In the start of the 1950s the meeting between the different occupied regions of Germany started to be changed into a formal border of countries. The Soviet occupied sector was now formally controlled by the SED – the Socialist Unity Party of Germany. The communist government started to focus on the defense of the country against a possible attack from the much larger part of Germany which was controlled by the western allies.
The increased investment in the East German military put a heave strain on the resources of Eastern Germany which were still only partially rebuild after the end of World War II. The living standard of the people living in the eastern part of Germany was falling while the economy of the west started to improve. The fall in the living standard was followed by a tightening of the political oppression of the communist state.
After the death of Stalin in March 1953 the bad conditions in Eastern Germany meant a lot of people started to leave the east for a better life in the west. The new leadership in Moscow put pressure on the East German leadership to work harder to build up socialism. As part of this process it was decided to increase the production quota of the factories and building workers in Eastern Germany by 10 percent in June 1953. This in reality meant the wages of the people in East Germany would be decreased by 10 percent.
In the different factories and on the individual building sights the workers were starting to complain about the wage cut. They started to consider striking – which were in fact legal under the constitution of the communist sector of Germany. On the morning of 16th of June the buildings workers on several construction sites in East Berlin decided to go on strike against the falling wages.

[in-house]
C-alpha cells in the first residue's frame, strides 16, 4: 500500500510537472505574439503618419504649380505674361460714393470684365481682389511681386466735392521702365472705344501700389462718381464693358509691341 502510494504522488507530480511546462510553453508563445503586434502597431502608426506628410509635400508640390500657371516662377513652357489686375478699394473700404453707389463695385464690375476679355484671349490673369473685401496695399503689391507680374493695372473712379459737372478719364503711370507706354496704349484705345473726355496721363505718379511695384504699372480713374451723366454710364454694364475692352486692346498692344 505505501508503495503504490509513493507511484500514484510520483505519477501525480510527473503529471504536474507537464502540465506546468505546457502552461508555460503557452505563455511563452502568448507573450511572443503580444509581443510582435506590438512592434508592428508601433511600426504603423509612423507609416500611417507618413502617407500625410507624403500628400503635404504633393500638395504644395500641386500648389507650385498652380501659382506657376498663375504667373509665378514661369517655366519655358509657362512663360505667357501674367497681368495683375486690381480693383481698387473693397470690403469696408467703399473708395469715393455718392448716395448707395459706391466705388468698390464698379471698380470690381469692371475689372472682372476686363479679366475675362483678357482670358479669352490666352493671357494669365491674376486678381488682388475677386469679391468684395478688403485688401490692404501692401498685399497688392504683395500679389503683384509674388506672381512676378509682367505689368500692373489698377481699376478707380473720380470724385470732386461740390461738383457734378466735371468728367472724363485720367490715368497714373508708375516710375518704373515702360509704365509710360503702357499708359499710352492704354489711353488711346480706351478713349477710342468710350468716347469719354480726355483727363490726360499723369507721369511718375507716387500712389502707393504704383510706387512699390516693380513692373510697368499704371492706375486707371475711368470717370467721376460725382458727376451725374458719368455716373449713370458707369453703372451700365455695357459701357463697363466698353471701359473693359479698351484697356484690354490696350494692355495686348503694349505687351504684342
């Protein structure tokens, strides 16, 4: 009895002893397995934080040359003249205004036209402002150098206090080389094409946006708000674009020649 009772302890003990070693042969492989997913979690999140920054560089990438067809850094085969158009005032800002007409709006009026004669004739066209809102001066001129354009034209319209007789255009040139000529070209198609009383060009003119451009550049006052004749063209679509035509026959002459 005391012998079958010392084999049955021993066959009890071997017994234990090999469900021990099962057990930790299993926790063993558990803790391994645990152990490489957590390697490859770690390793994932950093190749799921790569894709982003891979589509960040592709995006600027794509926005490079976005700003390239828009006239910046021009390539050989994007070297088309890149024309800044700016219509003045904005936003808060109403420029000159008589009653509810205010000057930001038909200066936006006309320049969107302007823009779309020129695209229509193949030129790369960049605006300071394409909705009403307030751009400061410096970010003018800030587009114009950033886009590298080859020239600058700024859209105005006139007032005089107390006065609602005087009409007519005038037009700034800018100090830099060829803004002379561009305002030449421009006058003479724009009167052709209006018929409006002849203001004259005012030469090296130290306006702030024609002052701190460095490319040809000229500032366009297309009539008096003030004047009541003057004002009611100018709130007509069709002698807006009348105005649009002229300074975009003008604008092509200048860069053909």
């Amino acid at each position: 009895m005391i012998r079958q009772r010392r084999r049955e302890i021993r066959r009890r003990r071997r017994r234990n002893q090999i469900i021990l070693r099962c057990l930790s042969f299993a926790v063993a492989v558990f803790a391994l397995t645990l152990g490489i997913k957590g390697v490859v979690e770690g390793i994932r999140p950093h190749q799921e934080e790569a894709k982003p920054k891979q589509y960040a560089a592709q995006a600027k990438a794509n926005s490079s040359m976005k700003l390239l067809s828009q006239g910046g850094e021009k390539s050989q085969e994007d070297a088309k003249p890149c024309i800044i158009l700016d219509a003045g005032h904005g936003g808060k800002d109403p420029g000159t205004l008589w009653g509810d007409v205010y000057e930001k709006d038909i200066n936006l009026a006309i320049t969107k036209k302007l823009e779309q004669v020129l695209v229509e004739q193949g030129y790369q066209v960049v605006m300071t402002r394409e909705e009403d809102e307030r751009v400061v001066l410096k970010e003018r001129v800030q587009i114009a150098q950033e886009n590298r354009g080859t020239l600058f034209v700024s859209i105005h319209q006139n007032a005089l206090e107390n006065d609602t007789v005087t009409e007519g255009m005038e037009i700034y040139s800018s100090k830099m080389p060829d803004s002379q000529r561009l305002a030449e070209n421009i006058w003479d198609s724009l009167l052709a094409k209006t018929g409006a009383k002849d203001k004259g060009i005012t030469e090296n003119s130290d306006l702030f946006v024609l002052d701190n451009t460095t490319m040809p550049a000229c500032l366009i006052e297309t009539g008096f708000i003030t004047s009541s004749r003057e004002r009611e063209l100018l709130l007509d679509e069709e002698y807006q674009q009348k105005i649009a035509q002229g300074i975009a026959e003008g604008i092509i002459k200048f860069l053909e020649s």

The striking workers walked from their construction sights on Stalin Allee – now Karl Marx Allee. They walked across the large Alexander Platz down Friedrich Strasse to reach the square in front of the House of Ministers where they were demonstrating. The leader of East Germany Walter Ulbricht would not appear to talk to the demonstrators. Finally another minister appeared and tried to talk to the demonstrators. His speech was interrupted by the demonstrators who demanded freedom and free elections. There were also calls for a general strike of all East German workers.
In the afternoon a car with a loudspeaker came out announcing the increased production quotas were revoked and the demonstrators spread out to discuss the situation. There were still calls for a general strike the next day. On the morning of June 17th 36,000 workers in Eastern Germany went on strike and went to the House of Ministers to protest and demanding free elections, freeing the political prisoners and lower production quotas. This morning the Soviet military was prepared. They sealed off the East German sector with tanks and there were many dead’s and wounded amongst the demonstrators.
In the wake of the uprising there were demands by the Soviet of a reprisal of the rebels. 18 people were summarily executed included a West German worker who happened to be in the Soviet Sector of Berlin. Afterwards 1,500 people were prosecuted for their participation in the uprising and 2 were executed and 3 sentenced to life in prison. The East German government was shaken up by the uprising but they continued their policy of crushing all opposition to the communist leadership. The oppression didn’t stop until the fall of the Berlin Wall in 1989.
Today there is a memorial for the uprising in front of the old House of Ministers. The square has been renamed into the Platz of Volkaufstandes 1953 in memory of the old uprising. The memorial were obviously first made after the reunification of Germany.
During the communist rule of the country the square had gotten a mural to happy communist workers of East Germany who apparently was always happy with the communist party and the socialist way of life.